Here are a few scenes from the classroom, as we worked on both the Angry Birds activity and then moved back into programming around our video games (using Gamestar Mechanic).

Hour of Code

Hour of Code

And on to video game design …

Hour of Code

Hour of Code

A few students asked about apps that use a style of programming language, so I created this visual to share with them about the apps I have on my iPad. My son plays some of them. I have not yet checked out the Code Academy app for teaching programming, but that is on my list.
Hour of Code app collection

Peace (in the code),

Tinkering with Tynker for Hour of Code

Tynker for Schools from Tynker on Vimeo.

I am going to use Tynker with my sixth grade students as part of the Hour of Code next week, just to see how they do and if any of my sixth graders get the coding bug (good bug — interest). I’ve been playing around with the site a bit, and I like it builds off the Logos Programming tool and Tynker might be a way into Scratch later on. The lesson plans built into Tynker seem have an easy entry point, too.
Here is a screenshot from a level I was playing, pretending to be a student.
You can see the Lego-style programming and the hints/tutorials were in kid-friendly language. Plus, they have baked a story into the programming activity. I haven’t gotten too far but I like what I see so far. And there is a whole section where kids can make their own stories, too, with a lot of different options for characters, scenes, sound and more. It’s nicely done. We won’t get to the “create your own animation” elements next week but I suspect I might have some intrepid students who will be intrigued by the possibilities. I am thinking I might have to put some voluntary challenge out there (connected to our game design unit underway right now).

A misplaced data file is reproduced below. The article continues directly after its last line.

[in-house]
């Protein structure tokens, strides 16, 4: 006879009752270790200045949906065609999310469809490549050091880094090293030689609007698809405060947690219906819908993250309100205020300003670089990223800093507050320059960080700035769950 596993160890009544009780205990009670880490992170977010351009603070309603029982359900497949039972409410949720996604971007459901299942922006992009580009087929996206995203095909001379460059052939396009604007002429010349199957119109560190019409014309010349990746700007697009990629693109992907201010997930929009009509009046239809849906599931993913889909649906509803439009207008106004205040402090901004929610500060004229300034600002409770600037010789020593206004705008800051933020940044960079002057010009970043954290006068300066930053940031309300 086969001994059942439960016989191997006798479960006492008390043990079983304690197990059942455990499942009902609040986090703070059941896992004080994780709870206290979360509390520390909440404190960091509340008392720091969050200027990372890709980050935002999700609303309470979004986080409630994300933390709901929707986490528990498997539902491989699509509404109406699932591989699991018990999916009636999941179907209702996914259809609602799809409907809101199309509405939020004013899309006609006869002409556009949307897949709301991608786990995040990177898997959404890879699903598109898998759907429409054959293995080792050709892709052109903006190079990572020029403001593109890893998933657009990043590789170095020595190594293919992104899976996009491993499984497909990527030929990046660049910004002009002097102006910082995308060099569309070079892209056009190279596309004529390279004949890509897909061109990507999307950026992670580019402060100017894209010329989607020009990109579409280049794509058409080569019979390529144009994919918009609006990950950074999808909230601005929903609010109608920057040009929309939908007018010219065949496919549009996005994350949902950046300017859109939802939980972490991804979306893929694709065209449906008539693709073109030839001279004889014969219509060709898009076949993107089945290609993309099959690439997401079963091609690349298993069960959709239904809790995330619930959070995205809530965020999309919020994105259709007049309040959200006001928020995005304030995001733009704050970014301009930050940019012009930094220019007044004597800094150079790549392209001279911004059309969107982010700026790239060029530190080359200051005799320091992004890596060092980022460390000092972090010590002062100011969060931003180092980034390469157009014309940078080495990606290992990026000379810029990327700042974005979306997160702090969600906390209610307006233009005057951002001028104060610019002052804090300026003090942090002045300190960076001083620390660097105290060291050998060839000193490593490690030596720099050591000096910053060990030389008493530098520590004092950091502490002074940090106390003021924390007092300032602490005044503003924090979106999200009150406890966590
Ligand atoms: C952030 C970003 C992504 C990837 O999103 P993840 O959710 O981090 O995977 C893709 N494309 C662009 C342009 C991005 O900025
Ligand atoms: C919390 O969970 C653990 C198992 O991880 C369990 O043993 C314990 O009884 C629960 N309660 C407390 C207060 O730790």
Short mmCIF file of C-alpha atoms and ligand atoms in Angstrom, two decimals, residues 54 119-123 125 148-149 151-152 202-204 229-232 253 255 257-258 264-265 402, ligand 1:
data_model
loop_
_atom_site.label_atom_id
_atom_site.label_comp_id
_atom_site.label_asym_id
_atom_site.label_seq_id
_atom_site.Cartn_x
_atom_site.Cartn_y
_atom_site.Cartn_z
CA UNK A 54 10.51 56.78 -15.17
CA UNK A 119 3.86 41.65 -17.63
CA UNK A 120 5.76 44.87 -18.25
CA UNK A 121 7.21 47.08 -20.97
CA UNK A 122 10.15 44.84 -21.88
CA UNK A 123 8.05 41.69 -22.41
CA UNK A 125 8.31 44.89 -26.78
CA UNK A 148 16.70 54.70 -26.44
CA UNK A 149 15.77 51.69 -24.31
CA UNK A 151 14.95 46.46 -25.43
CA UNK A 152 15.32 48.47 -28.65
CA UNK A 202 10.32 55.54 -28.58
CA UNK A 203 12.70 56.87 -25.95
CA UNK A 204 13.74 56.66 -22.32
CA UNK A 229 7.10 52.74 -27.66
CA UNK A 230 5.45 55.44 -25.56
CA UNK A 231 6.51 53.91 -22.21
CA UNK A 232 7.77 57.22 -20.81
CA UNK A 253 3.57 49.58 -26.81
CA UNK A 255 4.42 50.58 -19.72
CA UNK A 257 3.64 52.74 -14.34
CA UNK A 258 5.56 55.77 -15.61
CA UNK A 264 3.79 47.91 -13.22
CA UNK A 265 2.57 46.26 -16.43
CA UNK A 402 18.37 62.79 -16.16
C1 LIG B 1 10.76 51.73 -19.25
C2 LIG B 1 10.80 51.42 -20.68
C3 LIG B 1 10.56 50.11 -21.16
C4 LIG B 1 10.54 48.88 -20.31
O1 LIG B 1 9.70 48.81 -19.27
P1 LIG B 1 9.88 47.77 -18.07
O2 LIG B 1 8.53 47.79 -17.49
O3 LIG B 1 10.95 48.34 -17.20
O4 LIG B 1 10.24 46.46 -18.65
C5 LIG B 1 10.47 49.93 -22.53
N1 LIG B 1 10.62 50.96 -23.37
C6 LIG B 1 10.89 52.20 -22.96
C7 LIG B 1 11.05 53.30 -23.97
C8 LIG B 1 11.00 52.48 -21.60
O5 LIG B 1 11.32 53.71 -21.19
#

Peace (in the tinkering),


Considering the Hour of Code project

Consider me intrigued enough to sign up. The Hour of Code project in the first week of December aims to spark interest in students and teachers in the idea of computer programming, with the aim of providing students access to code-based projects (on the computer, and off … which is a good idea). Now, I see that Gates and Zuckerberg and others are partly bankrolling this venture (and I see a whole slew of corporate partners, too), so I don’t go into this project blindly. Still, is organizing the whole thing, which puts my mind at ease a bit, since I have enjoyed their other efforts to introduce the power of writing code to more people.

The overarching message of the Hour of Code initiative is about jobs, and the future employment skills of young people. I can live with that, although my own aim when I teach simple programming is to shift my students from consumer to creator. If that opens up jobs in the future, fine. The whole reason I do a video game design project with my students is to show them what happens “under the hood” with game design. This connects to the ethos of the Make and Create. For now, what I want is empowerment for my students.

There are even a few “paper code” projects that seem interesting.

I am exploring a site to use this weekend and will report out if it seems viable. At the very least, if you sign up, you get 10 gig of storage free in Dropbox.
Peace (in the code),